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Glossary of Key Concepts and Terms

June, 1999

  1. Active Infection
    An infection that is currently producing symptoms or in which the causative organism of the disease is rapidly reproducing. For example, a person may be infected with the herpes virus yet only when herpes lesions (e.g., cold sores on the mouth or sores on the genitals) are present is it considered an active infection. People may transmit infections even when they are not active.

  2. Primary Infection
    The earliest stage of HIV infection, usually describing the time from initial infection by the virus and the first few months afterward. Beyond this time, HIV disease is thought of as a chronic infection.

  3. Latent Infection
    Describes a time when an infectious organism is present, but not actively reproducing and therefore not causing symptoms or harm to the body and/or immune system. When an infection is persistent without causing damage, obvious or subtle, this is described as a latent infection. People may transmit infections even when they are latent. For long periods during the course of HIV infection, there are often no obvious symptoms or physical signs of disease, even though the virus is present, actively reproducing itself and causing damage to the immune system. In this setting, HIV is not a latent infection.

  4. Drug Resistance
    The ability of a disease-causing organism to continue growing and reproducing despite the presence and activity of drug(s) which suppress that organism's growth. In HIV, this happens when the virus mutates -- or changes in the process of reproduction -- in a way that makes new copies of the virus insensitive or less sensitive to particular anti-HIV drugs. Once resistant mutants are produced, they can grow rapidly despite the continuing presence of the drug. People who have higher HIV levels are more at risk for developing drug resistant HIV, as are people who have developed resistance to drugs that are similar to those they are taking.

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  5. Human Papilloma Virus (HPV) Types
    There are more than 70 identified types of human papilloma virus, and approximately 20 of these infect the cervix. HPV-related genital and anal warts are caused by certain HPV types (mostly types 6 and 11) and other HPV types (such as types 16, 18, 31) are strongly associated with dysplasias (a pre-cancerous condition) and cervical cancer. Most people with HPV are infected with a dominant type, however studies have shown that some women living with HIV have multiple HPV types. Some researchers now suggest that HPV DNA testing (which distinguishes HPV types) may be a more effective way of identifying high-risk HPV types before they cause disease, as opposed to relying on standard Pap smears, which only indicates the presence of problems once HPV-related symptoms appear.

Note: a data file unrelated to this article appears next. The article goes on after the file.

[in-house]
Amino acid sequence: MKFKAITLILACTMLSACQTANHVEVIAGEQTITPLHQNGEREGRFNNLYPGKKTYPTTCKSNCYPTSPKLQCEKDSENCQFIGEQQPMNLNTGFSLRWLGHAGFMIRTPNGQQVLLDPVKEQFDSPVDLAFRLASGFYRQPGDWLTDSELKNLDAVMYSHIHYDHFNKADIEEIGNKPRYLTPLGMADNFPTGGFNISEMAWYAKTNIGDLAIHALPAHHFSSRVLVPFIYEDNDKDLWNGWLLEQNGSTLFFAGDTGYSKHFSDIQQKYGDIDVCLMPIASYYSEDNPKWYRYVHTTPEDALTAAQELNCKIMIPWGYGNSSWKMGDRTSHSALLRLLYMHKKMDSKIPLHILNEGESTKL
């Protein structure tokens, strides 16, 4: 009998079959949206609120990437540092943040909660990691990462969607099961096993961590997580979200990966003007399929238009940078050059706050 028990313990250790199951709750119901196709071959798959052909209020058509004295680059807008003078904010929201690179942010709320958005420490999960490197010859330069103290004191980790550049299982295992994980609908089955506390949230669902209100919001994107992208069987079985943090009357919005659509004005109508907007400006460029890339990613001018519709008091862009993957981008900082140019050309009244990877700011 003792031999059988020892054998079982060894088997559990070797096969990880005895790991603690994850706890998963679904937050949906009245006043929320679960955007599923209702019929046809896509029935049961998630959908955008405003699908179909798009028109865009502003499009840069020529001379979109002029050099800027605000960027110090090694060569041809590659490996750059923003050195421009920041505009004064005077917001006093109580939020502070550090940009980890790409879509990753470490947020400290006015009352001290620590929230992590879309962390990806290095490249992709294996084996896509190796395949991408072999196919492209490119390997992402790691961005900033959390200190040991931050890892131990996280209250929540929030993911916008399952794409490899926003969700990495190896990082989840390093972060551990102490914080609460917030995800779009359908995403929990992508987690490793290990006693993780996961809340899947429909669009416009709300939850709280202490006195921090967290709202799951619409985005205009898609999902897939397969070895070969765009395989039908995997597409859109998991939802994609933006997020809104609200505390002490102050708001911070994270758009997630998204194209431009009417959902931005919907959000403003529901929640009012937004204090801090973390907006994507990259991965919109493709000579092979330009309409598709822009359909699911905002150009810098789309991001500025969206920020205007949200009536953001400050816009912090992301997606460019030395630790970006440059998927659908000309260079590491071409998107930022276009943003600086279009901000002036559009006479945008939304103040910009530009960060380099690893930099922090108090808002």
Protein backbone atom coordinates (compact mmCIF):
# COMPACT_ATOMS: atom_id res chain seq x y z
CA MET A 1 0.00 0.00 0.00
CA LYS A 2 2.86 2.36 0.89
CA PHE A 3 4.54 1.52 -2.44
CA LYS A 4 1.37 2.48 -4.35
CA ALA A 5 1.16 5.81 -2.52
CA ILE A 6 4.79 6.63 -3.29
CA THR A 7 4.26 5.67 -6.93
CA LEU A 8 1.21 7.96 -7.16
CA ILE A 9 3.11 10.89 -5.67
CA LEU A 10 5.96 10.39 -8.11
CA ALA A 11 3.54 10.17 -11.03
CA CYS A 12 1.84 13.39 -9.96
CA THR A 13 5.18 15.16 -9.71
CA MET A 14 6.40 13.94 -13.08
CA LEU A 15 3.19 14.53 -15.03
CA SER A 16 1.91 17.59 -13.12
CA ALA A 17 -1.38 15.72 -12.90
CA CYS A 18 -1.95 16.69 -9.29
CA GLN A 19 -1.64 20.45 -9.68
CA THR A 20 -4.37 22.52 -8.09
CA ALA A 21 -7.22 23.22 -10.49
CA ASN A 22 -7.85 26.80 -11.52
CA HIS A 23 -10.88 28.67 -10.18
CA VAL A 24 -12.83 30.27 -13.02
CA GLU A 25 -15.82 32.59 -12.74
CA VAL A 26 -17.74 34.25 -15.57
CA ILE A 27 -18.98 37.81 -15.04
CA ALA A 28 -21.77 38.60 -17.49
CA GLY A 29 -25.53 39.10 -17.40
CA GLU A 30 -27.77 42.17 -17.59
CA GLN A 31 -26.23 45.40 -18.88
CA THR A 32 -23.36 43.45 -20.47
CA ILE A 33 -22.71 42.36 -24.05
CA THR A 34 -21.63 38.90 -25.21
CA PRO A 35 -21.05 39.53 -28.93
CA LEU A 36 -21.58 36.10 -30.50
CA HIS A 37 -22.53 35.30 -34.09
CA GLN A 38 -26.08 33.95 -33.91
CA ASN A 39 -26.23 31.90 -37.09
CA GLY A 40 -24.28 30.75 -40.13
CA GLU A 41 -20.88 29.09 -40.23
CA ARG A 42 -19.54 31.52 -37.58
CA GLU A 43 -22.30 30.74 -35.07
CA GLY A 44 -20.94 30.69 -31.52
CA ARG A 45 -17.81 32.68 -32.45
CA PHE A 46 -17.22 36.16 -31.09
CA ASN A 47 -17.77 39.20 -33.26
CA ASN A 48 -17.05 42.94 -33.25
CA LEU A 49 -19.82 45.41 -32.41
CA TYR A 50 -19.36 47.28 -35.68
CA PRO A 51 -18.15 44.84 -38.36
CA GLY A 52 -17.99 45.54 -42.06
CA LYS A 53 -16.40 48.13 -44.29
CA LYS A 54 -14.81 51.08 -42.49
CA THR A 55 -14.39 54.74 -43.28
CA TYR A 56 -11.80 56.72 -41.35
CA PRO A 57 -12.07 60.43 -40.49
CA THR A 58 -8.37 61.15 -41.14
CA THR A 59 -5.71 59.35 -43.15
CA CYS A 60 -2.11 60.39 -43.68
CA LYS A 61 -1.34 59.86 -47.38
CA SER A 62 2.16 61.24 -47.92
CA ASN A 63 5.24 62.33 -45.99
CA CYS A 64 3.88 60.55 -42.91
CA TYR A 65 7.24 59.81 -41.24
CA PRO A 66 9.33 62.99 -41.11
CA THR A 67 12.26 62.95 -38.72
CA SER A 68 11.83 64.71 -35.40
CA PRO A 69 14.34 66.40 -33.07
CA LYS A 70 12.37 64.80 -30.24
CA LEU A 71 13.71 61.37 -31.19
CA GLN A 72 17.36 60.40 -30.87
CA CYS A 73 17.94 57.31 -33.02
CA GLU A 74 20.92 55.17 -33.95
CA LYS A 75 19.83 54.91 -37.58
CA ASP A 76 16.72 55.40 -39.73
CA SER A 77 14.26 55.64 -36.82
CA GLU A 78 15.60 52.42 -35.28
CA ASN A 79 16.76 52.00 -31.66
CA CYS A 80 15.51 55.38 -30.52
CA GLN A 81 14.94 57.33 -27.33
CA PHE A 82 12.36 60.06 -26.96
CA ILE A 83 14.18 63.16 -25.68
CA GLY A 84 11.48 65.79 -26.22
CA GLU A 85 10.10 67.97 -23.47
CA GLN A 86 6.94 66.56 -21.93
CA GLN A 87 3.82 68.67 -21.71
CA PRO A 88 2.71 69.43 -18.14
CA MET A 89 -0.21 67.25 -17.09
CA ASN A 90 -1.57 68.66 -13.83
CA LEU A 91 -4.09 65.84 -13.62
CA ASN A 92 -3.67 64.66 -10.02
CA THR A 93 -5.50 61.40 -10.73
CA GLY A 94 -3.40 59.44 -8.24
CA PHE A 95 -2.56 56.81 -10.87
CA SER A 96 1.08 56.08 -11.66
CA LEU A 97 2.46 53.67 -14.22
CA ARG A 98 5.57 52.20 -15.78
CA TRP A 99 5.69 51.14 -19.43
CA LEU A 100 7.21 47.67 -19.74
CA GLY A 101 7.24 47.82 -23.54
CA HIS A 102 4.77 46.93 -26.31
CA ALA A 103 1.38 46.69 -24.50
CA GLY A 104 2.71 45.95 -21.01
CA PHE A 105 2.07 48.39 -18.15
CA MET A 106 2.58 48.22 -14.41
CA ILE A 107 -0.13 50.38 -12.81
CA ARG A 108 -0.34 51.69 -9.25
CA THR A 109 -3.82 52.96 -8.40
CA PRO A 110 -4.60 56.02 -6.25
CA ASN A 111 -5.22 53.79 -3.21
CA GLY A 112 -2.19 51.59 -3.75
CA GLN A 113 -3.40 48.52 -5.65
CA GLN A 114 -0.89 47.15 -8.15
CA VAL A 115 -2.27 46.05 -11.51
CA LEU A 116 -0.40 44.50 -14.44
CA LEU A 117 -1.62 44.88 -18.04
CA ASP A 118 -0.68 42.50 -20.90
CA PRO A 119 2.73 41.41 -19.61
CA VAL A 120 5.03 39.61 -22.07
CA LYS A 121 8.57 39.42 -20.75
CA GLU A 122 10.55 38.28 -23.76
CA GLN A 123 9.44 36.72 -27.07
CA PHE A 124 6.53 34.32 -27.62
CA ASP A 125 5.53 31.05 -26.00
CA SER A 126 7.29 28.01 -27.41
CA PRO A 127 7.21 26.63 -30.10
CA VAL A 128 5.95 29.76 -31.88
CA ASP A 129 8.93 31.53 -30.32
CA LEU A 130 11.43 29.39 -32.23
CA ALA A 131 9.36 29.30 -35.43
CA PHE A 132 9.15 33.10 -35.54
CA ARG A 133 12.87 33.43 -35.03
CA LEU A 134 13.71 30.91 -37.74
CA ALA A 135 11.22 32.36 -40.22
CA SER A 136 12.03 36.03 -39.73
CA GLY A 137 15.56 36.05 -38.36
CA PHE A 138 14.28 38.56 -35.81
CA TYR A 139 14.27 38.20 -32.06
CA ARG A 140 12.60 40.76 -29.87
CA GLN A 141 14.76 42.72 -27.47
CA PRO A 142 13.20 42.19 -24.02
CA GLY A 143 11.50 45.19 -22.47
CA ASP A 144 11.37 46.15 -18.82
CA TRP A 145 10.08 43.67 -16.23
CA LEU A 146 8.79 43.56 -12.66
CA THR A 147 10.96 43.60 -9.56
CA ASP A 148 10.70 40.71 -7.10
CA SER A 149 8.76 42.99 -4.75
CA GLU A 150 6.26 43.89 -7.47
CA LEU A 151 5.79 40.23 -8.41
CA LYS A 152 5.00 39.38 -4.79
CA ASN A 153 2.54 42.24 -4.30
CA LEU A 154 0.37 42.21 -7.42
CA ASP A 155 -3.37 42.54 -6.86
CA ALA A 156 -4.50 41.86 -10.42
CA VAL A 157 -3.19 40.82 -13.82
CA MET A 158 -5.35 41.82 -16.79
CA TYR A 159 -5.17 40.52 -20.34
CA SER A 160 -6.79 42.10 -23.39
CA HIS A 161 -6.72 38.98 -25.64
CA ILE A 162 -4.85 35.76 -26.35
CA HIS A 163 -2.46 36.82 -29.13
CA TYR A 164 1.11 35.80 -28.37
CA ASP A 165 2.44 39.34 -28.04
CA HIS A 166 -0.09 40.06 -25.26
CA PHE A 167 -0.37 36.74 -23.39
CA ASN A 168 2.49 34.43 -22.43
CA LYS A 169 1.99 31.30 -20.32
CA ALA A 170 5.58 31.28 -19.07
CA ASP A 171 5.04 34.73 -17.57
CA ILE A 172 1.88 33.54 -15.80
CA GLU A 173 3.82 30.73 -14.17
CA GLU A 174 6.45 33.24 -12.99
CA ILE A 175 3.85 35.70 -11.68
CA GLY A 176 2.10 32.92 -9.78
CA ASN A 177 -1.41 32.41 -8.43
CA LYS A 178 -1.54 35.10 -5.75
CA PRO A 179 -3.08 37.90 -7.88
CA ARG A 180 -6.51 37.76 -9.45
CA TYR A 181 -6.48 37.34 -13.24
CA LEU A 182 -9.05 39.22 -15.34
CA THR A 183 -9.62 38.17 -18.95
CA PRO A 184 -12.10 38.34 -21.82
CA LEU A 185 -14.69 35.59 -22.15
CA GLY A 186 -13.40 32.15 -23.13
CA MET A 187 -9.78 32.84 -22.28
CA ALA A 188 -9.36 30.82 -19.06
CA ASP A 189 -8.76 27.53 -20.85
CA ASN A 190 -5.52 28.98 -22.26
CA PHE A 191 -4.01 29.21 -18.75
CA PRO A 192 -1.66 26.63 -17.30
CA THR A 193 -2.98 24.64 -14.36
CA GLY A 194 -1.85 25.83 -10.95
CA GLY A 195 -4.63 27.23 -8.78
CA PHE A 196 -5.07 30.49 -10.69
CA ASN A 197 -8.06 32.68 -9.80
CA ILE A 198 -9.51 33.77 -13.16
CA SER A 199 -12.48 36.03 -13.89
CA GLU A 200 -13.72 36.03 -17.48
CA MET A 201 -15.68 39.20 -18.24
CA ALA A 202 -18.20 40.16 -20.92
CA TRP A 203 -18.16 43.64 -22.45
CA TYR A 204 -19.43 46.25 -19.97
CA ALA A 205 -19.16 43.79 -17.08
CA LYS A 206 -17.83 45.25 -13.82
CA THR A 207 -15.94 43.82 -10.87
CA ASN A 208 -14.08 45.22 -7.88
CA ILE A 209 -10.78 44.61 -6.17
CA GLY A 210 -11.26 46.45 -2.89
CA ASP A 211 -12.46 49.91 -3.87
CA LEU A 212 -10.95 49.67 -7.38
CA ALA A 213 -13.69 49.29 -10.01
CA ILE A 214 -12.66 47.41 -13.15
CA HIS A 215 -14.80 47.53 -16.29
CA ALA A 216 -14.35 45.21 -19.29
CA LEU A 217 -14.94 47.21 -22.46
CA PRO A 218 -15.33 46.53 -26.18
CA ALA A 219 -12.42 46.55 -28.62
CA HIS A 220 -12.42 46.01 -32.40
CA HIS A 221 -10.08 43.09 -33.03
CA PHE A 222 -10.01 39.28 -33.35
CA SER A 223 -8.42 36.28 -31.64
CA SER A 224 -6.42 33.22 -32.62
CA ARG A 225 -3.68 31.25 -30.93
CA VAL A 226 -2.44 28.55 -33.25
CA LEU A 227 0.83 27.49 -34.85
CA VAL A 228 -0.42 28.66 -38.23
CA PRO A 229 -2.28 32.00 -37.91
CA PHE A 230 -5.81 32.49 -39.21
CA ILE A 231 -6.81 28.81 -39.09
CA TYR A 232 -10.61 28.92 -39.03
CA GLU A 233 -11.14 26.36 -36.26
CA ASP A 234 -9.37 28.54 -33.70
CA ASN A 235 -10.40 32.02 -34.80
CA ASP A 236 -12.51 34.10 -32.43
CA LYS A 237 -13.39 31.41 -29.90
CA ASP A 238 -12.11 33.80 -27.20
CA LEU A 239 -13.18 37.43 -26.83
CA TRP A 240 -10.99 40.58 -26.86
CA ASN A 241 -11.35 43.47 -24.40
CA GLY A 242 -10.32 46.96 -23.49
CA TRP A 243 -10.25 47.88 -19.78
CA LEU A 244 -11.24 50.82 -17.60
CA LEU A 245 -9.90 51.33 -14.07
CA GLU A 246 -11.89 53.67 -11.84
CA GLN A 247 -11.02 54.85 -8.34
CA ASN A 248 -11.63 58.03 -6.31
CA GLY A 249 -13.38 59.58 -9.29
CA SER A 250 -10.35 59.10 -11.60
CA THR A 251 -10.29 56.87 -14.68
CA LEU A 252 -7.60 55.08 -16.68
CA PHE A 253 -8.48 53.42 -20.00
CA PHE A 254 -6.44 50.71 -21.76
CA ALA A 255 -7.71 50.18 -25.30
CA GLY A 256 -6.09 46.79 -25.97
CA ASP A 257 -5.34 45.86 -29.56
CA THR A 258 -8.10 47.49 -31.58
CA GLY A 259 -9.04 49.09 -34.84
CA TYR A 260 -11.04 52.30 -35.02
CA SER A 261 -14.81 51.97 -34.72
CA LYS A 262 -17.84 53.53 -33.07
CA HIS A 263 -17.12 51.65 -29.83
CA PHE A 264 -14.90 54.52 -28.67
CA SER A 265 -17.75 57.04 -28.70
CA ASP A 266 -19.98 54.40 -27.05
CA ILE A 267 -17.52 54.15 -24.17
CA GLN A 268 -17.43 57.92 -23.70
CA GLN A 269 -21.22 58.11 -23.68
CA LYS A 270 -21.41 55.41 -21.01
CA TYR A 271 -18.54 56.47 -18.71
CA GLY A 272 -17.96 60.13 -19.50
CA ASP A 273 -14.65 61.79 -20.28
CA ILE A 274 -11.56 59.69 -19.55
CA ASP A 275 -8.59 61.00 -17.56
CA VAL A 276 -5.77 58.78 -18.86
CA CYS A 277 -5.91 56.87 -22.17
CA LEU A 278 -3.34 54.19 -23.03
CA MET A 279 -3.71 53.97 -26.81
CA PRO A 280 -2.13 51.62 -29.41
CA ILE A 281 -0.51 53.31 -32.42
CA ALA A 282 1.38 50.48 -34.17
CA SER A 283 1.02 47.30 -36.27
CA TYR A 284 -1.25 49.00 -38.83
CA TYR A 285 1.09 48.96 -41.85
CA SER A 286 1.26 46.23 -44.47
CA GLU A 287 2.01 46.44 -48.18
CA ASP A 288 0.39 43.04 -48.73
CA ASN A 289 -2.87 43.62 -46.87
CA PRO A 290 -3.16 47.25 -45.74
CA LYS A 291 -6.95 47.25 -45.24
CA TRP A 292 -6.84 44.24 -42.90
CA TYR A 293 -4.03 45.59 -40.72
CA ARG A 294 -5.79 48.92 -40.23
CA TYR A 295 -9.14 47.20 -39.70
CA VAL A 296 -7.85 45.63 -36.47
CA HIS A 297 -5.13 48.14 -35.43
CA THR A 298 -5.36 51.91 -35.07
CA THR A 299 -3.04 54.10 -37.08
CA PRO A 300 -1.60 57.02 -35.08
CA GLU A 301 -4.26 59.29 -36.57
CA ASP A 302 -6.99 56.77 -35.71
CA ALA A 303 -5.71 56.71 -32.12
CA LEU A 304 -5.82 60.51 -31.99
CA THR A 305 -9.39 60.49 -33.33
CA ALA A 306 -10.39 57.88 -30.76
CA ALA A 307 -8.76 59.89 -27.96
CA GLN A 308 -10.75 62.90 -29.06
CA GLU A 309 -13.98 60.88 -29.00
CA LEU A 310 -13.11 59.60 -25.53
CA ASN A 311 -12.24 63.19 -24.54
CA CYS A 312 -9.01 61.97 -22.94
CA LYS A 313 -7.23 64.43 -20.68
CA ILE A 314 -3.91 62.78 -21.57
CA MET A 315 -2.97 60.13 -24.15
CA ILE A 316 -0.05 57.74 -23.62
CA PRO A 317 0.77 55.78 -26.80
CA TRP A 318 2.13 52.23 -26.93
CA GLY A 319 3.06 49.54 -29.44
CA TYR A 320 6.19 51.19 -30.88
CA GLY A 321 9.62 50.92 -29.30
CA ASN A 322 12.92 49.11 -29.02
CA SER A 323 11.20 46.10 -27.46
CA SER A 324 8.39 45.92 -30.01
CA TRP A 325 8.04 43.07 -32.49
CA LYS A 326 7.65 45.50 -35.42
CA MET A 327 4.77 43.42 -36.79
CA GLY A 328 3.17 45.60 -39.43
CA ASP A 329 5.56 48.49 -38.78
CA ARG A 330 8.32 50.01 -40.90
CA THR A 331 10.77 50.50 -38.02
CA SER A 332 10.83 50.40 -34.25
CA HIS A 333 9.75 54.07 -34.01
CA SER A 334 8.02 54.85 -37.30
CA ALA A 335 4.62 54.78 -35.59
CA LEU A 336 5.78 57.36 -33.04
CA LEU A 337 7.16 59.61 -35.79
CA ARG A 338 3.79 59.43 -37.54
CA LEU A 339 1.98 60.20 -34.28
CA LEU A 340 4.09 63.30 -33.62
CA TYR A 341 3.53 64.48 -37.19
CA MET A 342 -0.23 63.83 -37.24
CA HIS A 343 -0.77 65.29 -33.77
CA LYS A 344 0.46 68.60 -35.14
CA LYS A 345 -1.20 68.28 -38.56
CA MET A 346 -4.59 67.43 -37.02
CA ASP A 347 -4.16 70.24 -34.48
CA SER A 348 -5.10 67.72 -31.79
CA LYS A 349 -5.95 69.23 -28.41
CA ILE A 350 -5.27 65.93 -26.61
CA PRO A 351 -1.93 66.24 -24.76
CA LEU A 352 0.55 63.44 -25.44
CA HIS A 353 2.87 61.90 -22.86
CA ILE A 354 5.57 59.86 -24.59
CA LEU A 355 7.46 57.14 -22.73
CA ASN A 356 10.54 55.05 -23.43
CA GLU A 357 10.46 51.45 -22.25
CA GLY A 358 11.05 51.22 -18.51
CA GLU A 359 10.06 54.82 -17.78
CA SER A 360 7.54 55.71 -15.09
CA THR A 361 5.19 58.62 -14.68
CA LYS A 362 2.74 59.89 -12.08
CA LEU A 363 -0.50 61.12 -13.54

6. Viral Load
    The amount of virus measurable in blood or other fluid or tissue. The viral load number has been shown to be a good predictor of the risk of HIV disease progression, particularly among people with CD4+ cell counts greater than 50.

  7. "Undetectable" or "Below The Limit Of Detection" Viral Load
    A viral load measurement below the lower limit to which a particular form of viral load test can reliably count (for the most standard tests, the lower limit of detection is around 400-500 copies per cubic milliliter per blood). It does not mean the virus is not there, just that it is present in such low numbers, making it impossible to measure with the standard test. "Supersensitive" or ultra-sensitive versions of the viral load tests are also available which can measure accurately down to 20 to 50 copies of virus. Viral load below this limit, however, still does not mean that HIV is gone, but only that it is harder to find. The main benefit identified so far from suppressing viral load below the limit of detection on the supersensitive or ultra sensitive test is that this usually results in the longest possible protection against the development of drug resistant virus.


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